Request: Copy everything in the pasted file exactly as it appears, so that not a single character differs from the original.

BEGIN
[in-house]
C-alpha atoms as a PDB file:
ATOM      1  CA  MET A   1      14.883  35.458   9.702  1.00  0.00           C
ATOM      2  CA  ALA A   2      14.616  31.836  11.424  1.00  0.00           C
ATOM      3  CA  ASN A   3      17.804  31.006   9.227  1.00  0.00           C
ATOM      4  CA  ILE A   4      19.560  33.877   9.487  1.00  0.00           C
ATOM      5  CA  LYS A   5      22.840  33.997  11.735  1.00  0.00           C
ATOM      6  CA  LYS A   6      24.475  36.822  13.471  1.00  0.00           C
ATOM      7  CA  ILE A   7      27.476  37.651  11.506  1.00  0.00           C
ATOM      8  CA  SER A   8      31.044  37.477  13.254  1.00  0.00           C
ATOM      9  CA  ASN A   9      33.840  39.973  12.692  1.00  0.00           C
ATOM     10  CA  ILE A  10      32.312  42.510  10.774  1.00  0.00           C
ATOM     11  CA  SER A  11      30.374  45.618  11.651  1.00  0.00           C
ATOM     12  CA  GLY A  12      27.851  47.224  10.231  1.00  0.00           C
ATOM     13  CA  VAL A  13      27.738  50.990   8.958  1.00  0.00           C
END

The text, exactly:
[in-house]
C-alpha atoms as a PDB file:
ATOM      1  CA  MET A   1      14.883  35.458   9.702  1.00  0.00           C
ATOM      2  CA  ALA A   2      14.616  31.836  11.424  1.00  0.00           C
ATOM      3  CA  ASN A   3      17.804  31.006   9.227  1.00  0.00           C
ATOM      4  CA  ILE A   4      19.560  33.877   9.487  1.00  0.00           C
ATOM      5  CA  LYS A   5      22.840  33.997  11.735  1.00  0.00           C
ATOM      6  CA  LYS A   6      24.475  36.822  13.471  1.00  0.00           C
ATOM      7  CA  ILE A   7      27.476  37.651  11.506  1.00  0.00           C
ATOM      8  CA  SER A   8      31.044  37.477  13.254  1.00  0.00           C
ATOM      9  CA  ASN A   9      33.840  39.973  12.692  1.00  0.00           C
ATOM     10  CA  ILE A  10      32.312  42.510  10.774  1.00  0.00           C
ATOM     11  CA  SER A  11      30.374  45.618  11.651  1.00  0.00           C
ATOM     12  CA  GLY A  12      27.851  47.224  10.231  1.00  0.00           C
ATOM     13  CA  VAL A  13      27.738  50.990   8.958  1.00  0.00           C